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Retail Trade by Federal Reserve District, 1919 to 1939: A Statistical History

Author

Listed:
  • Haelim M. Park
  • Gary Richardson

Abstract

Soon after beginning operations, the Federal Reserve established a nationwide network for collecting information about the economy. In 1919, the Fed began tabulating data by about retail sales, which it viewed as a fundamental measure of consumption. From 1920 until 1929, the Federal Reserve published data about retail sales each month by Federal Reserve district, but ceased to do so after 1929. It continued to compile monthly data on retail sales by reserve district, but this data remained in house. We collected these in-house reports from the archives of the Board of Governors and constructed a consistent series on retail trade at the district level. The new series enhances our understanding of economic trends during the Roaring „20s and Great Depression.

Suggested Citation

  • Haelim M. Park & Gary Richardson, 2010. "Retail Trade by Federal Reserve District, 1919 to 1939: A Statistical History," NBER Working Papers 16617, National Bureau of Economic Research, Inc.
  • Handle: RePEc:nbr:nberwo:16617
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    File URL: http://www.nber.org/papers/w16617.pdf
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    References listed on IDEAS

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    1. Gary Richardson & William Troost, 2009. "Monetary Intervention Mitigated Banking Panics during the Great Depression: Quasi-Experimental Evidence from a Federal Reserve District Border, 1929-1933," Journal of Political Economy, University of Chicago Press, vol. 117(6), pages 1031-1073, December.
    2. Miron, Jeffrey A. & Romer, Christina D., 1990. "A New Monthly Index of Industrial Production, 1884–1940," The Journal of Economic History, Cambridge University Press, vol. 50(02), pages 321-337, June.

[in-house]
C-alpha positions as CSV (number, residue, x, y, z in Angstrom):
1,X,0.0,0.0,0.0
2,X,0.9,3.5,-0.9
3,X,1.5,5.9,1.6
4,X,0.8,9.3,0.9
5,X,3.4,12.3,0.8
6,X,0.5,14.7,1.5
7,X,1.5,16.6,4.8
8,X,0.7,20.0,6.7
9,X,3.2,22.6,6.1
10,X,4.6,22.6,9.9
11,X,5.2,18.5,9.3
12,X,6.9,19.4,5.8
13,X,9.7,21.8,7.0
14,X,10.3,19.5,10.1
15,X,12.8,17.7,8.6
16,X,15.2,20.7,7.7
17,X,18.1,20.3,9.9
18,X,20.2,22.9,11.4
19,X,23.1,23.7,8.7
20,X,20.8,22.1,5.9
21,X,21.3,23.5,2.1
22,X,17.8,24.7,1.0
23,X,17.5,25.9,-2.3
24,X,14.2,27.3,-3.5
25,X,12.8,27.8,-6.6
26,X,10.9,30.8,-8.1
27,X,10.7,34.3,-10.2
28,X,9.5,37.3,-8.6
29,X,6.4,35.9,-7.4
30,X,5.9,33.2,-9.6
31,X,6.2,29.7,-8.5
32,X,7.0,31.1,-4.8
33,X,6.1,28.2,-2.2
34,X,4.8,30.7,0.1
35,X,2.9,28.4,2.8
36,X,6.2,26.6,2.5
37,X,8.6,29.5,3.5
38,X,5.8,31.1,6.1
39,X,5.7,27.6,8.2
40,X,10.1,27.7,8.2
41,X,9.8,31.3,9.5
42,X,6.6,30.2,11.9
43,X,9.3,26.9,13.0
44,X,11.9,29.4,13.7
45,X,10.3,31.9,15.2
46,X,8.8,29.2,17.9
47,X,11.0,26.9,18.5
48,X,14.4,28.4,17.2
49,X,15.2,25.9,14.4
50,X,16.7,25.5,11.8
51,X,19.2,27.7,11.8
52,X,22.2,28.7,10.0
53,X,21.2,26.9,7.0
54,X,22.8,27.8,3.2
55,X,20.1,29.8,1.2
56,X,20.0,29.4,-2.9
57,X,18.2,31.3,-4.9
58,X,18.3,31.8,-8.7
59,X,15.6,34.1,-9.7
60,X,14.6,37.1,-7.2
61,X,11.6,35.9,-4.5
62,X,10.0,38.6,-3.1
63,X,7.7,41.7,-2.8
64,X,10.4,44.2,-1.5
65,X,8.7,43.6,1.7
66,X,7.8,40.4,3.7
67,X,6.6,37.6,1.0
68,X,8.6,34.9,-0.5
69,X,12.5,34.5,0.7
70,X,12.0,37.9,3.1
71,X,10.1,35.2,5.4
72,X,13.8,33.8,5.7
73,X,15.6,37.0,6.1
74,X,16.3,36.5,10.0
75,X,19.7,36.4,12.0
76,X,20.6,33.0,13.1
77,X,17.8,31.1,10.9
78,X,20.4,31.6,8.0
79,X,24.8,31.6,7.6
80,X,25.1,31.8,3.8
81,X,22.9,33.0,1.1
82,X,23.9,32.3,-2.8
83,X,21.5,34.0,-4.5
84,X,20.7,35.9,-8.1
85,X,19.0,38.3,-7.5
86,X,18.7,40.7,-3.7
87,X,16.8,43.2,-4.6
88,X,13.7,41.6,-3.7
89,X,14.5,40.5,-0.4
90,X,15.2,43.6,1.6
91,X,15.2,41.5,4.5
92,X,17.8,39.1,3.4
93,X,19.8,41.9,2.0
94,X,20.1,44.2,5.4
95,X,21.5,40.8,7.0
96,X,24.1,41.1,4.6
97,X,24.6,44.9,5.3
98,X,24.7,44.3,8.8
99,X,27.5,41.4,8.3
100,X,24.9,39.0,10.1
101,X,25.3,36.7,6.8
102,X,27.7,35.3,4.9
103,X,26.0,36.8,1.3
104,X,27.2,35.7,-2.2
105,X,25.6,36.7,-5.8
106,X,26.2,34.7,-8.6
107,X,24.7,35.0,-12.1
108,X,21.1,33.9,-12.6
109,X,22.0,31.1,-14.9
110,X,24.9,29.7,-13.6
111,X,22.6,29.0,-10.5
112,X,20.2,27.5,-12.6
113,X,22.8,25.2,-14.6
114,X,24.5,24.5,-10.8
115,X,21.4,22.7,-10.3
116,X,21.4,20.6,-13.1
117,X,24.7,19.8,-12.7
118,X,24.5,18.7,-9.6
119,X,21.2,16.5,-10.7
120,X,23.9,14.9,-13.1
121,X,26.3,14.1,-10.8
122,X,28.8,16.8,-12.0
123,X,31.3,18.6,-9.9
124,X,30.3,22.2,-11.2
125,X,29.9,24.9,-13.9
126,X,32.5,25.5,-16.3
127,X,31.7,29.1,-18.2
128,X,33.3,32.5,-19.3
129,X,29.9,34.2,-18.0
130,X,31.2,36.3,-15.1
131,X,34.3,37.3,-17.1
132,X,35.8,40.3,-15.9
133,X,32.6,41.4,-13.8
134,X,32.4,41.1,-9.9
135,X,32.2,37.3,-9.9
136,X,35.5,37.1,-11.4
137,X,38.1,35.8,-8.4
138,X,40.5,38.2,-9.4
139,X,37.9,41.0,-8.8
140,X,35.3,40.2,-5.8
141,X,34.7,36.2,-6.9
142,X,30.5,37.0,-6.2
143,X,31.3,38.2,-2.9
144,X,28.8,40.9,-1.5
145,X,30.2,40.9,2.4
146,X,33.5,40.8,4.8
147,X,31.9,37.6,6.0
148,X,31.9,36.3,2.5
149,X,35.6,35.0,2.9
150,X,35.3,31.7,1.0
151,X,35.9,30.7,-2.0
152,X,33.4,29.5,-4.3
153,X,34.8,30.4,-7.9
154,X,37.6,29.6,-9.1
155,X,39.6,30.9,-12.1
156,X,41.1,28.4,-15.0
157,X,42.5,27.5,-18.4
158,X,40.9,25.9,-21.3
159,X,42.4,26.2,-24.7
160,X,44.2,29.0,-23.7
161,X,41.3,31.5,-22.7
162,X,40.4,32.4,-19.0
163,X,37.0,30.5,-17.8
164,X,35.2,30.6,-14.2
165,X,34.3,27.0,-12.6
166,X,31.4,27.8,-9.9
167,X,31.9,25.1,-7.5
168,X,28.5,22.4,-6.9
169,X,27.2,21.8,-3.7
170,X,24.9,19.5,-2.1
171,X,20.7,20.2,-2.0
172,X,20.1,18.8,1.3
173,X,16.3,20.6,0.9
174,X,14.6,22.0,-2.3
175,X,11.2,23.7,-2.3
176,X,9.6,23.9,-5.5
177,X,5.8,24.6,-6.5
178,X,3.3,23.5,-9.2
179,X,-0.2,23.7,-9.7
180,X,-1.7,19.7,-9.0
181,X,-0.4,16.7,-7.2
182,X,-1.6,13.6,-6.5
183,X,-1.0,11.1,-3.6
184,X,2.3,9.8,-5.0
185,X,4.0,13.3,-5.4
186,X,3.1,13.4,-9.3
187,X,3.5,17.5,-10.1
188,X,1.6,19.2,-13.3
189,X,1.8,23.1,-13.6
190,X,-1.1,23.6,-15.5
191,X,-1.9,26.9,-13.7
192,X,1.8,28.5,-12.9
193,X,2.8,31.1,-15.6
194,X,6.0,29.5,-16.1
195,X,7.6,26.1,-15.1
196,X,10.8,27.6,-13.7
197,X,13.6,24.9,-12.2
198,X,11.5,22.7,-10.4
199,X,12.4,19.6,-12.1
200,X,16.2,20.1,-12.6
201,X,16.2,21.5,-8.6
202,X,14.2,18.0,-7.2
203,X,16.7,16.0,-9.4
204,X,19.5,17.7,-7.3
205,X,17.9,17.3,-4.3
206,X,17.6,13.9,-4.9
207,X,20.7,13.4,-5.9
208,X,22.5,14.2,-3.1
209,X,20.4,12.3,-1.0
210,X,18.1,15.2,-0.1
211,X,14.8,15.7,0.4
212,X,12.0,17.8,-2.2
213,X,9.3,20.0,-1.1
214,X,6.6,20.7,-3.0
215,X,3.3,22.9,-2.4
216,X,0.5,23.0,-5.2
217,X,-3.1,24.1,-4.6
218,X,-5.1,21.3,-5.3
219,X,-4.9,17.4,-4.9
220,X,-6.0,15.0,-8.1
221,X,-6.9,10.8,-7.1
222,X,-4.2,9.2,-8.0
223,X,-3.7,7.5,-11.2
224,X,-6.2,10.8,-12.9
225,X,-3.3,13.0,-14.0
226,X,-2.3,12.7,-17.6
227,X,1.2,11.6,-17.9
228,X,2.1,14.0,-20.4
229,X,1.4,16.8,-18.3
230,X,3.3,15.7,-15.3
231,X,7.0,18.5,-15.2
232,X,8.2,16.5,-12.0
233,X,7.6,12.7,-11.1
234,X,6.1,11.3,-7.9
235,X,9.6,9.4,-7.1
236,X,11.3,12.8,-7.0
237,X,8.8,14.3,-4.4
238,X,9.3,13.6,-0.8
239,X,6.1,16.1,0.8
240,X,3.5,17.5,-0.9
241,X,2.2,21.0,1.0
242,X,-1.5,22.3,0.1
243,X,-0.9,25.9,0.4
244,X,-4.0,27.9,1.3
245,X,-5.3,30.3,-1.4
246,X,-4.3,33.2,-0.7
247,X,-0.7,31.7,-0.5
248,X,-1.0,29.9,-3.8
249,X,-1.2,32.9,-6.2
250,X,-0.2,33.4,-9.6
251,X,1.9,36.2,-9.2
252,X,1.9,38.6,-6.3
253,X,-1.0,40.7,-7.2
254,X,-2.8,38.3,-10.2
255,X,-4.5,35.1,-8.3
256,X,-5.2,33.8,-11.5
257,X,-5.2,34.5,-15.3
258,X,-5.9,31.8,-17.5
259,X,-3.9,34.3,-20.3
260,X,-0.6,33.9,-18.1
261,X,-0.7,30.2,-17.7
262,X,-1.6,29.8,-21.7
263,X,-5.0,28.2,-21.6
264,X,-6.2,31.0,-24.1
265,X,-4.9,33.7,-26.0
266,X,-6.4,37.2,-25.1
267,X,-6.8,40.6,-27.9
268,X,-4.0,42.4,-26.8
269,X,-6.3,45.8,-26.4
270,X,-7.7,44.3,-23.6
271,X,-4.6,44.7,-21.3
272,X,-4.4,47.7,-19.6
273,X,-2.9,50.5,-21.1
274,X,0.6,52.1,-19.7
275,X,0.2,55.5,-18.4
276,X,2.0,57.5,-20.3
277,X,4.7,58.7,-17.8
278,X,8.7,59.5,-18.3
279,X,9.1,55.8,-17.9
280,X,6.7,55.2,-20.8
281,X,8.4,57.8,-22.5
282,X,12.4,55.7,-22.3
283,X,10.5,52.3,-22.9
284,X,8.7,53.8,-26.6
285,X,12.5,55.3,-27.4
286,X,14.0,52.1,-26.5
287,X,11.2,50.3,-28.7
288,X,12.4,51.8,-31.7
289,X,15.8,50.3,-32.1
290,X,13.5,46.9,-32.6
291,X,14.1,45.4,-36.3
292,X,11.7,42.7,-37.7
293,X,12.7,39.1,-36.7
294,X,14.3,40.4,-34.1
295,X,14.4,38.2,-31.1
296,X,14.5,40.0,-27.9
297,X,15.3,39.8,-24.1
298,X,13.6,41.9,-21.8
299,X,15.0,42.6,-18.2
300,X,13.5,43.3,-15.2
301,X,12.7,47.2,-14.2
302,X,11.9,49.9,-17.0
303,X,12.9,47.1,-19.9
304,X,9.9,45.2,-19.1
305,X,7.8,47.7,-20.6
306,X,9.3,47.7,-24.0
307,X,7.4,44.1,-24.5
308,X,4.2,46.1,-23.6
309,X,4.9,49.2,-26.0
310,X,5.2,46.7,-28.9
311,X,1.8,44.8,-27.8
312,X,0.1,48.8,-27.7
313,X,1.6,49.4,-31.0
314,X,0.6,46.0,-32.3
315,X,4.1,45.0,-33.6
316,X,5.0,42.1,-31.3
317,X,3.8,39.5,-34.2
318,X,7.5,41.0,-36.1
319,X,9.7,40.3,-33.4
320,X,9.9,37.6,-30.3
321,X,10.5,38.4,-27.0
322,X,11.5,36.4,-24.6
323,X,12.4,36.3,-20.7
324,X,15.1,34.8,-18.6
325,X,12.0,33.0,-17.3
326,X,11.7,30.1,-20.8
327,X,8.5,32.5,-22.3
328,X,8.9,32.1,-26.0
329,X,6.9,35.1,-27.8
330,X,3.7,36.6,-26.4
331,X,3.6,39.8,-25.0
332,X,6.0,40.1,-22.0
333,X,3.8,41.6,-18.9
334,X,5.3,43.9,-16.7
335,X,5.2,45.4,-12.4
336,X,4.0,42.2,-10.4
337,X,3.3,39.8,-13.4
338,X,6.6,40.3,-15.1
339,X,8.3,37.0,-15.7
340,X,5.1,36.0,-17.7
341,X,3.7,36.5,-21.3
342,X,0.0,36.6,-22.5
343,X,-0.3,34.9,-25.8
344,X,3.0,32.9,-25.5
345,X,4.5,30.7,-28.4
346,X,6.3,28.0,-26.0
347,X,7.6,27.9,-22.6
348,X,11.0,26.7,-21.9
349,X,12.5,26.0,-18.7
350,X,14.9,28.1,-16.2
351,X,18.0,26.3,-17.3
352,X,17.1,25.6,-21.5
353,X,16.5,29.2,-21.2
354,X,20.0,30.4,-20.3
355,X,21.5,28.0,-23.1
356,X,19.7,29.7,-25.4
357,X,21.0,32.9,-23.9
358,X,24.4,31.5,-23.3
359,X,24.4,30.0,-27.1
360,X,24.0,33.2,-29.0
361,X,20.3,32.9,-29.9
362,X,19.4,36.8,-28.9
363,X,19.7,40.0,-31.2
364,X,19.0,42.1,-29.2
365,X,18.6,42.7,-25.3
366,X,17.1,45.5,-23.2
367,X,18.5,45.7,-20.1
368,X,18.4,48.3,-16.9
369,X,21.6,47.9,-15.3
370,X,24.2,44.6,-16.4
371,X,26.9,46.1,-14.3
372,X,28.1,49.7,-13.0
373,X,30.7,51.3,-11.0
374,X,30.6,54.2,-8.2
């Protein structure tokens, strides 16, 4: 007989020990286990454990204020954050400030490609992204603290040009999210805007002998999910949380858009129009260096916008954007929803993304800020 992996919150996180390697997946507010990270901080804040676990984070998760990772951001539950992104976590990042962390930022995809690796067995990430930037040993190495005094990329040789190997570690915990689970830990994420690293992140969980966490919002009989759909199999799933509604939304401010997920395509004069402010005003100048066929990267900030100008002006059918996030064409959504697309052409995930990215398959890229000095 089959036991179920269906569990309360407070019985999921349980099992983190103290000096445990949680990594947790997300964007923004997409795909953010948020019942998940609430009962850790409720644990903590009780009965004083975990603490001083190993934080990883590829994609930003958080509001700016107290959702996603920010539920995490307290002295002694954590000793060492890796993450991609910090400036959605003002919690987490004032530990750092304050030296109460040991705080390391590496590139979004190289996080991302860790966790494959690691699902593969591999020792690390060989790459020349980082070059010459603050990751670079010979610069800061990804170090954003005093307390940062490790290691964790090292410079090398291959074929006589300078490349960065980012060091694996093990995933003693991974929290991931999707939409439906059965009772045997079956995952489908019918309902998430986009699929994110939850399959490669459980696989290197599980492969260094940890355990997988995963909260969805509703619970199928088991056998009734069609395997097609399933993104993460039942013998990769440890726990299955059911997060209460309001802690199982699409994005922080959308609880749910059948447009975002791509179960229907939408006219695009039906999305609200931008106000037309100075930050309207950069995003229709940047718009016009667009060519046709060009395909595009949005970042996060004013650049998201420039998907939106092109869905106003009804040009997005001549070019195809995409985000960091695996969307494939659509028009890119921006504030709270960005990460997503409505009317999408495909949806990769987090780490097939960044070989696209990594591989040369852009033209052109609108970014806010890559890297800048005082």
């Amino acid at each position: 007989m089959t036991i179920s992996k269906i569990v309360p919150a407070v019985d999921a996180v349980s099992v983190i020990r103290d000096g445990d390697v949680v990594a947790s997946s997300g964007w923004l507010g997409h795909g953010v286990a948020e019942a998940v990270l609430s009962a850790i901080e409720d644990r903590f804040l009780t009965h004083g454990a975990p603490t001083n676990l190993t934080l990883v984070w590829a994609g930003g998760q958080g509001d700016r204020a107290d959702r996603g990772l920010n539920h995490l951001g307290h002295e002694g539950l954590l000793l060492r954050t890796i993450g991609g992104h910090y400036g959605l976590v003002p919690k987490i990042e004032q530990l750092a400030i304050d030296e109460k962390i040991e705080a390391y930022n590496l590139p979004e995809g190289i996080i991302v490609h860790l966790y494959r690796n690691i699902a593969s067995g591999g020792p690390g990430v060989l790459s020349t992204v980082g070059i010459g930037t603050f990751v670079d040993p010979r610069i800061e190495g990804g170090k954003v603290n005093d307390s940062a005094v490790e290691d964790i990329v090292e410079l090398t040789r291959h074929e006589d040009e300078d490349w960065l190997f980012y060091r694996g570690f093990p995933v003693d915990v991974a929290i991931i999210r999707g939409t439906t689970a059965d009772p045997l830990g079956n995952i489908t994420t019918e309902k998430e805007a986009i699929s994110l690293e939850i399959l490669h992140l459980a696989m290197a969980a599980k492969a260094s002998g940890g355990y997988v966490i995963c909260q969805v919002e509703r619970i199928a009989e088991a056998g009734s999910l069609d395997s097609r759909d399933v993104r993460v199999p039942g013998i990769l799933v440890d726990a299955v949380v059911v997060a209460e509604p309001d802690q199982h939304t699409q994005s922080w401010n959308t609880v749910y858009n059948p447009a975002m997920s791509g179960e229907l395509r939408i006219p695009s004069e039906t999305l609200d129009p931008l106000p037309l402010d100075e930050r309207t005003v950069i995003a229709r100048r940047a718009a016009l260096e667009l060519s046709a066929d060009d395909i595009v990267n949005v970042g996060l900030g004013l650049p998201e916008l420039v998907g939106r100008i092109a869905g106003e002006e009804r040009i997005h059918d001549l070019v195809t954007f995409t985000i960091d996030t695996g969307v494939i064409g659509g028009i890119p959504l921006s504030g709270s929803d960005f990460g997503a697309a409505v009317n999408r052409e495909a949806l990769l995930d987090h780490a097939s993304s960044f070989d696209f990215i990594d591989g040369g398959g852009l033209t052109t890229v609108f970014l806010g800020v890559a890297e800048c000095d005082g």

3. Temin, Peter, 1976. "Lessons for the Present from the Great Depression," American Economic Review, American Economic Association, vol. 66(2), pages 40-45, May.
    4. Orphanides, Athanasios & Porter, Richard D. & Reifschneider, David & Tetlow, Robert & Finan, Frederico, 2000. "Errors in the measurement of the output gap and the design of monetary policy," Journal of Economics and Business, Elsevier, vol. 52(1-2), pages 117-141.
    5. Alston Lee J. & Grove Wayne A. & Wheelock David C., 1994. "Why Do Banks Fail? Evidence from the 1920s," Explorations in Economic History, Elsevier, vol. 31(4), pages 409-431, October.
    6. Alston, Lee J., 1983. "Farm Foreclosures in the United States During the Interwar Period," The Journal of Economic History, Cambridge University Press, vol. 43(04), pages 885-903, December.
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    Cited by:

    1. Chicu, Mark & Ziebarth, Nicolas L., 2013. "Multi-market contact and competition: evidence from the Depression-era portland cement industry," International Journal of Industrial Organization, Elsevier, vol. 31(5), pages 603-611.

    More about this item

    JEL classification:

    • E01 - Macroeconomics and Monetary Economics - - General - - - Measurement and Data on National Income and Product Accounts and Wealth; Environmental Accounts
    • E21 - Macroeconomics and Monetary Economics - - Consumption, Saving, Production, Employment, and Investment - - - Consumption; Saving; Wealth
    • N0 - Economic History - - General
    • N1 - Economic History - - Macroeconomics and Monetary Economics; Industrial Structure; Growth; Fluctuations
    • N3 - Economic History - - Labor and Consumers, Demography, Education, Health, Welfare, Income, Wealth, Religion, and Philanthropy
    • N32 - Economic History - - Labor and Consumers, Demography, Education, Health, Welfare, Income, Wealth, Religion, and Philanthropy - - - U.S.; Canada: 1913-
    • N92 - Economic History - - Regional and Urban History - - - U.S.; Canada: 1913-
    • R11 - Urban, Rural, Regional, Real Estate, and Transportation Economics - - General Regional Economics - - - Regional Economic Activity: Growth, Development, Environmental Issues, and Changes
    • Y1 - Miscellaneous Categories - - Data: Tables and Charts

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